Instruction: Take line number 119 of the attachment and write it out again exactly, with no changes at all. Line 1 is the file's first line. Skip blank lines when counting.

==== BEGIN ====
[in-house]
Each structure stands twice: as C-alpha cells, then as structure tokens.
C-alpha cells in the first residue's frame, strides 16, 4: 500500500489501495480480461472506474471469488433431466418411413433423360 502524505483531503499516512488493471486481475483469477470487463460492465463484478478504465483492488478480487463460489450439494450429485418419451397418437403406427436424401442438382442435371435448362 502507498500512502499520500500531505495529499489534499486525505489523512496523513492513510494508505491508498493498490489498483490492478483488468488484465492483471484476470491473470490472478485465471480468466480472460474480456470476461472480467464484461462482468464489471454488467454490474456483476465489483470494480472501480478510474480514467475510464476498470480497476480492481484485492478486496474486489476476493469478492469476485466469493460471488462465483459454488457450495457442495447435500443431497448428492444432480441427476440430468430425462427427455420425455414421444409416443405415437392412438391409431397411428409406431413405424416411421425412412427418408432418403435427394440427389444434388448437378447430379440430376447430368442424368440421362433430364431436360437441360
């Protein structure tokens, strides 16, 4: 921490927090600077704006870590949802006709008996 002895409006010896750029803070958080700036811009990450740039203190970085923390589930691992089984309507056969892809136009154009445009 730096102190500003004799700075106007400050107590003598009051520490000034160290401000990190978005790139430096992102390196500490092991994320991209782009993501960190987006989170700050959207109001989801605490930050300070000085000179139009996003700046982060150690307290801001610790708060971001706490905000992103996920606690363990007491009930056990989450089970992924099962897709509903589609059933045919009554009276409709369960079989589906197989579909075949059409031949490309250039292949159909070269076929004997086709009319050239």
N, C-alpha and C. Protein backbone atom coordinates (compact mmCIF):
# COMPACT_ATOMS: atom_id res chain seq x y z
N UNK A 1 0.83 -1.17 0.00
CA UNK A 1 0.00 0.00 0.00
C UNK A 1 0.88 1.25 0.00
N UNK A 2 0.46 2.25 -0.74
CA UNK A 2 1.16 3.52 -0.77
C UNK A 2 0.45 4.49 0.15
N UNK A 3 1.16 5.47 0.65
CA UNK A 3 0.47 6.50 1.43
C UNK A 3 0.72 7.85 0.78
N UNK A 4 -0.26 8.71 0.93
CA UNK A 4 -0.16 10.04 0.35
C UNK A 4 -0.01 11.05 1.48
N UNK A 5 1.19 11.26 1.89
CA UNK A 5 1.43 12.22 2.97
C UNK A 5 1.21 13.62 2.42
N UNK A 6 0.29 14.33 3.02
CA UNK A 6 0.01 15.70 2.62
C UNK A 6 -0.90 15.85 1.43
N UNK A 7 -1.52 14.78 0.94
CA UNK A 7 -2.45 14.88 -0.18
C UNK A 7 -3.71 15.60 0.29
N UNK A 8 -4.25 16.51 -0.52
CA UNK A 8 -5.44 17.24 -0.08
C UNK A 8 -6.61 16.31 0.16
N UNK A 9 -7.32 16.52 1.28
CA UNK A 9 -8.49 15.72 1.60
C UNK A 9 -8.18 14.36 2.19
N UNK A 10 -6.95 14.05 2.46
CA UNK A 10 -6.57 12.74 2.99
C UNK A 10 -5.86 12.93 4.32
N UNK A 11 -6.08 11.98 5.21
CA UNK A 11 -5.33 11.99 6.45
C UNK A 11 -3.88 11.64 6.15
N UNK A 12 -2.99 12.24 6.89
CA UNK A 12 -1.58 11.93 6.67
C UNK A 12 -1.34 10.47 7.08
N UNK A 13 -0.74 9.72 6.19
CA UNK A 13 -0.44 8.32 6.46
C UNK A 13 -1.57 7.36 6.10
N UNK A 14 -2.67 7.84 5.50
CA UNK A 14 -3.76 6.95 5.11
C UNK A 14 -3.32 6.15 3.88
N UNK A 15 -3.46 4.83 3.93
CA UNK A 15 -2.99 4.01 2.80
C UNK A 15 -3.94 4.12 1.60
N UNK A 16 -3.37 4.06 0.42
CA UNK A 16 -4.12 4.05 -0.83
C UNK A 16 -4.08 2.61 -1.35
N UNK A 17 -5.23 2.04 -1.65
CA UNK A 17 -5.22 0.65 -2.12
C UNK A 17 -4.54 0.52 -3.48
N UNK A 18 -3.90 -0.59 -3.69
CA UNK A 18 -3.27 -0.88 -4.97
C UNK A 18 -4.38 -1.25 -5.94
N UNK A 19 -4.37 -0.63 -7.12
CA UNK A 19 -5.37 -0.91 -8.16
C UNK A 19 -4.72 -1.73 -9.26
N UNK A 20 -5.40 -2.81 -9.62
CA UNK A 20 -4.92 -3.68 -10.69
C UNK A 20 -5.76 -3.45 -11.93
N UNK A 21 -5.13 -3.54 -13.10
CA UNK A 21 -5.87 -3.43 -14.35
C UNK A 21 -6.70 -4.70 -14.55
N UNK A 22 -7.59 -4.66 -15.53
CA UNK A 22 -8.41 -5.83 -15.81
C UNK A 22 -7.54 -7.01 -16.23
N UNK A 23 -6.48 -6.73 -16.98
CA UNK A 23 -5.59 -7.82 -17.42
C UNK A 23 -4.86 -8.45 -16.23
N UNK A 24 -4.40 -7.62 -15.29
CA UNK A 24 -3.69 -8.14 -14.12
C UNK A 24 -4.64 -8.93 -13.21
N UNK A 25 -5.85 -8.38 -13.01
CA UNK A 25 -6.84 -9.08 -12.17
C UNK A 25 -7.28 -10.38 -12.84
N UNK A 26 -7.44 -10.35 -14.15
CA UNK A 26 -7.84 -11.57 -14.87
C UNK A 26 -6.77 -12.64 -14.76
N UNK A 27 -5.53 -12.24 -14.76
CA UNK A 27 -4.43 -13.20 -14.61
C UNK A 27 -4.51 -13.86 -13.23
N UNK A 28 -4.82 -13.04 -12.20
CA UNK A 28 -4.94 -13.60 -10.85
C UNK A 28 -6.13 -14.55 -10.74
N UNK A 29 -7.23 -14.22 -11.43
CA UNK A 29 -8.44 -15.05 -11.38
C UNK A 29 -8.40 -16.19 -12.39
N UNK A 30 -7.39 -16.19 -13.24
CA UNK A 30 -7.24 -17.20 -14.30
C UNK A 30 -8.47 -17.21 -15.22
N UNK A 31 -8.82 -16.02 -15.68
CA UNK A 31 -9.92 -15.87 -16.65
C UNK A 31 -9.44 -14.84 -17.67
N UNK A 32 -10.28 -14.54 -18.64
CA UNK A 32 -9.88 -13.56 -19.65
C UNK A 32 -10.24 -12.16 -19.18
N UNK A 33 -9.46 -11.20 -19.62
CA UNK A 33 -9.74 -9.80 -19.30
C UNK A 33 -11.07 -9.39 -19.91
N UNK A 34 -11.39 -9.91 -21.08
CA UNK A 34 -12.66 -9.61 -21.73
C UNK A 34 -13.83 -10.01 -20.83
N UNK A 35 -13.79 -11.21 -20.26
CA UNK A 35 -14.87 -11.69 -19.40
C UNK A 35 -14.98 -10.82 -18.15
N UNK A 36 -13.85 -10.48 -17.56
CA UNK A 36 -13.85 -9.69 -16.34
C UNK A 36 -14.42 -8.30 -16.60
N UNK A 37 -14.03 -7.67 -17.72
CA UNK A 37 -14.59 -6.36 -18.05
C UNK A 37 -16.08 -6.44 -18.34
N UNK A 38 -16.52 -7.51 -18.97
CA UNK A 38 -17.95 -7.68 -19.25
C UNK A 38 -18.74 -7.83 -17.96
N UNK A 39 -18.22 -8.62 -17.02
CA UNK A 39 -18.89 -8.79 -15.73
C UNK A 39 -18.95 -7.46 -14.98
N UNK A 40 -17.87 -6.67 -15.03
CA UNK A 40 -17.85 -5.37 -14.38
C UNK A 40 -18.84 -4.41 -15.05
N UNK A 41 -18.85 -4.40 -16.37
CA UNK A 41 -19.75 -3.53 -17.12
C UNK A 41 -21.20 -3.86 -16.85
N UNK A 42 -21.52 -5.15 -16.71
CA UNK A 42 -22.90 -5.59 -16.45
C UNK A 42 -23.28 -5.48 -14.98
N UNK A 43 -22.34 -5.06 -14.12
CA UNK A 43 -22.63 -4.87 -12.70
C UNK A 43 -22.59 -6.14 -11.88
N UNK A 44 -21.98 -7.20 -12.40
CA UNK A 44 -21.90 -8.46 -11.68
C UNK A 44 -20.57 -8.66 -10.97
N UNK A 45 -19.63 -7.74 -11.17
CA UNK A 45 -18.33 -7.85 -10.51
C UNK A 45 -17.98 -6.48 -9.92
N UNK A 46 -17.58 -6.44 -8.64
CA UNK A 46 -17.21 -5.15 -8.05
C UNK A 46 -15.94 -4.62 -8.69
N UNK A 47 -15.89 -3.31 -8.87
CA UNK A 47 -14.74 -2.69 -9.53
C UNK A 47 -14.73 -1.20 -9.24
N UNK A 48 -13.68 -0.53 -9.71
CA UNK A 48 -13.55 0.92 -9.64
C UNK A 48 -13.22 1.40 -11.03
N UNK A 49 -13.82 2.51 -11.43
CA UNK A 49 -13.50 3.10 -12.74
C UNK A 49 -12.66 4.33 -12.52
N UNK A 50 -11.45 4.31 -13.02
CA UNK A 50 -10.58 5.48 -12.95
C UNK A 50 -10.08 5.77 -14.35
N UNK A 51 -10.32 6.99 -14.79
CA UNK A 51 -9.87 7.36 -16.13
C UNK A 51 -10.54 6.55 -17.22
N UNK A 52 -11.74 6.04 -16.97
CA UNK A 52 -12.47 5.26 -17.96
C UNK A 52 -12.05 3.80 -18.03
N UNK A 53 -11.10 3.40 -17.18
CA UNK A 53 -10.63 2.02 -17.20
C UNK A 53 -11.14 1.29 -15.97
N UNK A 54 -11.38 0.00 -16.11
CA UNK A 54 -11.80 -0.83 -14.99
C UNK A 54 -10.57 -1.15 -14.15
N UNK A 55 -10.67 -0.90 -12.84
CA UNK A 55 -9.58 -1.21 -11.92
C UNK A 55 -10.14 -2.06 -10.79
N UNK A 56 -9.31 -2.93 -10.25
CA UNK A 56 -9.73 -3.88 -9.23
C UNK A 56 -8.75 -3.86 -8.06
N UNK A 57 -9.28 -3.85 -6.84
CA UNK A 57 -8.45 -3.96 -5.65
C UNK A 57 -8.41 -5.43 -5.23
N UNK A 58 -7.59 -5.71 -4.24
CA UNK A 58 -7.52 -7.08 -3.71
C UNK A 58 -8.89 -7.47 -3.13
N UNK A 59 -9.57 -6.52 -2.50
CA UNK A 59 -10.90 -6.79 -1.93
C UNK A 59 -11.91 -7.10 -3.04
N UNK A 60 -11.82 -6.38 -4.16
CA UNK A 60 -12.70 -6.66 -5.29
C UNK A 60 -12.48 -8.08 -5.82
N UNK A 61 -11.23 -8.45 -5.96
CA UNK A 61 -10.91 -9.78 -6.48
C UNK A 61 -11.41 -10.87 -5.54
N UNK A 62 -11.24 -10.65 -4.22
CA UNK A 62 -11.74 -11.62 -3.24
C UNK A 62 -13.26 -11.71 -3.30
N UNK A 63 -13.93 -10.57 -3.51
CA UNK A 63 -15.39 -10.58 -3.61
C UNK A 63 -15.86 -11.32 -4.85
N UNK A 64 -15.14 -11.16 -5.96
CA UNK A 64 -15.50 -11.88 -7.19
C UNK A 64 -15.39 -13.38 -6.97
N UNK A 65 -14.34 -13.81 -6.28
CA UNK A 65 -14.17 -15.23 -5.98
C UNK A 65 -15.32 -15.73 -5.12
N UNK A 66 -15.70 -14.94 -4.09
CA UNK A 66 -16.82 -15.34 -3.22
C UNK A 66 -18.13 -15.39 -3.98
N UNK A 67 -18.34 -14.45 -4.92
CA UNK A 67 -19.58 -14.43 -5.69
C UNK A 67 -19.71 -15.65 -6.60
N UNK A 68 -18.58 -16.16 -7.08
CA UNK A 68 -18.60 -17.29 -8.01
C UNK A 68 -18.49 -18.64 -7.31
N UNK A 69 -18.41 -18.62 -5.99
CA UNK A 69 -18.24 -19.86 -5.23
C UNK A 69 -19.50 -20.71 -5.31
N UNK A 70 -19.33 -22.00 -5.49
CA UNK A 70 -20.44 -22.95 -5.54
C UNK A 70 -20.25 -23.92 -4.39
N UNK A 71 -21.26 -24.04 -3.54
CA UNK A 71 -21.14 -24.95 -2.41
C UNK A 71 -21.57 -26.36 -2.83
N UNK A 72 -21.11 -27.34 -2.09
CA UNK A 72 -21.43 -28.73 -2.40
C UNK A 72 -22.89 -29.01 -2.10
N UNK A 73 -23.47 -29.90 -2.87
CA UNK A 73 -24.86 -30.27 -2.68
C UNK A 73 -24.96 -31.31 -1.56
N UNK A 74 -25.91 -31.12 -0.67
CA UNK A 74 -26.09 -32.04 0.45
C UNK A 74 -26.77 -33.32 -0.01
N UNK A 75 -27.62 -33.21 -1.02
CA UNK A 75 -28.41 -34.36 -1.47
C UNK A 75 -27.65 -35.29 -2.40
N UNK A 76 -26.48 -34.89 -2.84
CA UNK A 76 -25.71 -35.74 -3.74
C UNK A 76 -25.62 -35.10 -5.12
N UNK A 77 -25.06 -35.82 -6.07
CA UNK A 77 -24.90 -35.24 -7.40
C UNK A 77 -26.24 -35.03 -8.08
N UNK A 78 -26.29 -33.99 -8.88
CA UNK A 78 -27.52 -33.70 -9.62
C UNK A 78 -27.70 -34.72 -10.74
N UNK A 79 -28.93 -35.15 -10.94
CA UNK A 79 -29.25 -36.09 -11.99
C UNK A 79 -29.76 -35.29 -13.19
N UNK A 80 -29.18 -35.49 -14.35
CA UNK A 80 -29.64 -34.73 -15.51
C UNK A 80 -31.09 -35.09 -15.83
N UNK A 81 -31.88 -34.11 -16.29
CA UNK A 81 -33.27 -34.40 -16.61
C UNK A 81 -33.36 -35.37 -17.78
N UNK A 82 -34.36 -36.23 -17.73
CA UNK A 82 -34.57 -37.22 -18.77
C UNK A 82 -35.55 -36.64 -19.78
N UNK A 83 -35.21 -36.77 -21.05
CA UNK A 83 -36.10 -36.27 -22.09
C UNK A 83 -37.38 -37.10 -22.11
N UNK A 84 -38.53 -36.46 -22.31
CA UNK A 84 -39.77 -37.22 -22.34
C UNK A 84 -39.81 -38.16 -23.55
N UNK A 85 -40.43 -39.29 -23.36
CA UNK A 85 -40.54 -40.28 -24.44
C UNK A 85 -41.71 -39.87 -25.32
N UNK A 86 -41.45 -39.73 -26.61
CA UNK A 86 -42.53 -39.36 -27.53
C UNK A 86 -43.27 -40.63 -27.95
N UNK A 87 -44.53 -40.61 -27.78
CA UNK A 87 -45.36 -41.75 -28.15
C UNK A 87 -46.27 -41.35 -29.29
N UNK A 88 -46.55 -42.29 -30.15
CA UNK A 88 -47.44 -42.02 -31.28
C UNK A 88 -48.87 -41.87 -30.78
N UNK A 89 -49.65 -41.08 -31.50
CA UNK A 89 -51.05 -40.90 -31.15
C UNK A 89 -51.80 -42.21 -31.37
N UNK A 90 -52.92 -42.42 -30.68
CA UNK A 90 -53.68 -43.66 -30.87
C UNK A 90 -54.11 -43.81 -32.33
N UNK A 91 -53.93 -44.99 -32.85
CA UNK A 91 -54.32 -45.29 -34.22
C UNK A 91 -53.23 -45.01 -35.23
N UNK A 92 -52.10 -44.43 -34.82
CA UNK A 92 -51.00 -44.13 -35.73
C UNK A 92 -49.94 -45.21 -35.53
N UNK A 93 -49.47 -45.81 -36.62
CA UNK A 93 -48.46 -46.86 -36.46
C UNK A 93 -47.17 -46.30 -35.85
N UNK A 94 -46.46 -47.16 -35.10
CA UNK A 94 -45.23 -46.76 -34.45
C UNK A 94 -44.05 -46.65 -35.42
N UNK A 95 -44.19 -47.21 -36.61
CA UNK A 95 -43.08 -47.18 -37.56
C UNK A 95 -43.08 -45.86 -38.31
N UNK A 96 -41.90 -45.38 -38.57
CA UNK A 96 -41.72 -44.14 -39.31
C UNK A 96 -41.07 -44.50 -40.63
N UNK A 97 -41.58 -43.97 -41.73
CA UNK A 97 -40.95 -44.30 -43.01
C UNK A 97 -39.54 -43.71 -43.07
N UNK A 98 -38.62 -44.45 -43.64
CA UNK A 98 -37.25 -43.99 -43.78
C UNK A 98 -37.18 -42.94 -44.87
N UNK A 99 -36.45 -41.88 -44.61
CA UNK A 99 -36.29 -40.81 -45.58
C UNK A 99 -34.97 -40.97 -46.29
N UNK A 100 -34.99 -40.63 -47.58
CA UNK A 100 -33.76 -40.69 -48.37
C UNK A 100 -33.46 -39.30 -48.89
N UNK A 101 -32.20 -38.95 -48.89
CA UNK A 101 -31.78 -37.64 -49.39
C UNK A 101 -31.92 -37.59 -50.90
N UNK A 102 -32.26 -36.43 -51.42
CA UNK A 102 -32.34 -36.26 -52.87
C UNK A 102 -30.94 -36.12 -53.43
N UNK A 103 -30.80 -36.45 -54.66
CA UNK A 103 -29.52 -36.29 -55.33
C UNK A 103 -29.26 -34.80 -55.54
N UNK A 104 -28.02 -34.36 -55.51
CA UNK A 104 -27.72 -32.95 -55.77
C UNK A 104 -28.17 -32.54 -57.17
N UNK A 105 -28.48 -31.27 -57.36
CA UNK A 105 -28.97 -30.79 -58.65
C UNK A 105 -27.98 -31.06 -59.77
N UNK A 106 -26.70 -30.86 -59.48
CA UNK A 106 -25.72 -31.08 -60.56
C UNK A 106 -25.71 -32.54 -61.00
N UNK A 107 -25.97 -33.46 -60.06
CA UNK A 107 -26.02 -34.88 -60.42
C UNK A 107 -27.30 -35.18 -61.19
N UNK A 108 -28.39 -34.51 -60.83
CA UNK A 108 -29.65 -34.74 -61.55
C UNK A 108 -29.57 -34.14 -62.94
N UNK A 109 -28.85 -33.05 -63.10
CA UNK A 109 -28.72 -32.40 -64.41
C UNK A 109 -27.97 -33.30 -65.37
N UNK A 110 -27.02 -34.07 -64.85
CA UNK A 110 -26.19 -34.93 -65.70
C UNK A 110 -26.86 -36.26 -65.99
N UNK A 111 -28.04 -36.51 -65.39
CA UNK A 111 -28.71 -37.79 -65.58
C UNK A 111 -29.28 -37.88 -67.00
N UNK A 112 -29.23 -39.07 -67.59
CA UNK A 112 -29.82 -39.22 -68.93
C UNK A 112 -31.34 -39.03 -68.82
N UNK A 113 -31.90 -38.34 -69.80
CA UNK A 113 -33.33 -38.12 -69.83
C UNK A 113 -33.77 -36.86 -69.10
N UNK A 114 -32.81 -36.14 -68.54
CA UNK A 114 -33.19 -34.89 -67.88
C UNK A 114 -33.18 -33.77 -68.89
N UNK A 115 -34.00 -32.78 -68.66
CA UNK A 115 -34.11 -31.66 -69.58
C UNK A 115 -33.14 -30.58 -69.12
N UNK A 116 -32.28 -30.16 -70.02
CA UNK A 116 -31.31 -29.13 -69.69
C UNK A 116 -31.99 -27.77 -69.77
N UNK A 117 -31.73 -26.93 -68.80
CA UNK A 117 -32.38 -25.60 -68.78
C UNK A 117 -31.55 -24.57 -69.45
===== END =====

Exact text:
CA UNK A 38 -17.95 -7.68 -19.25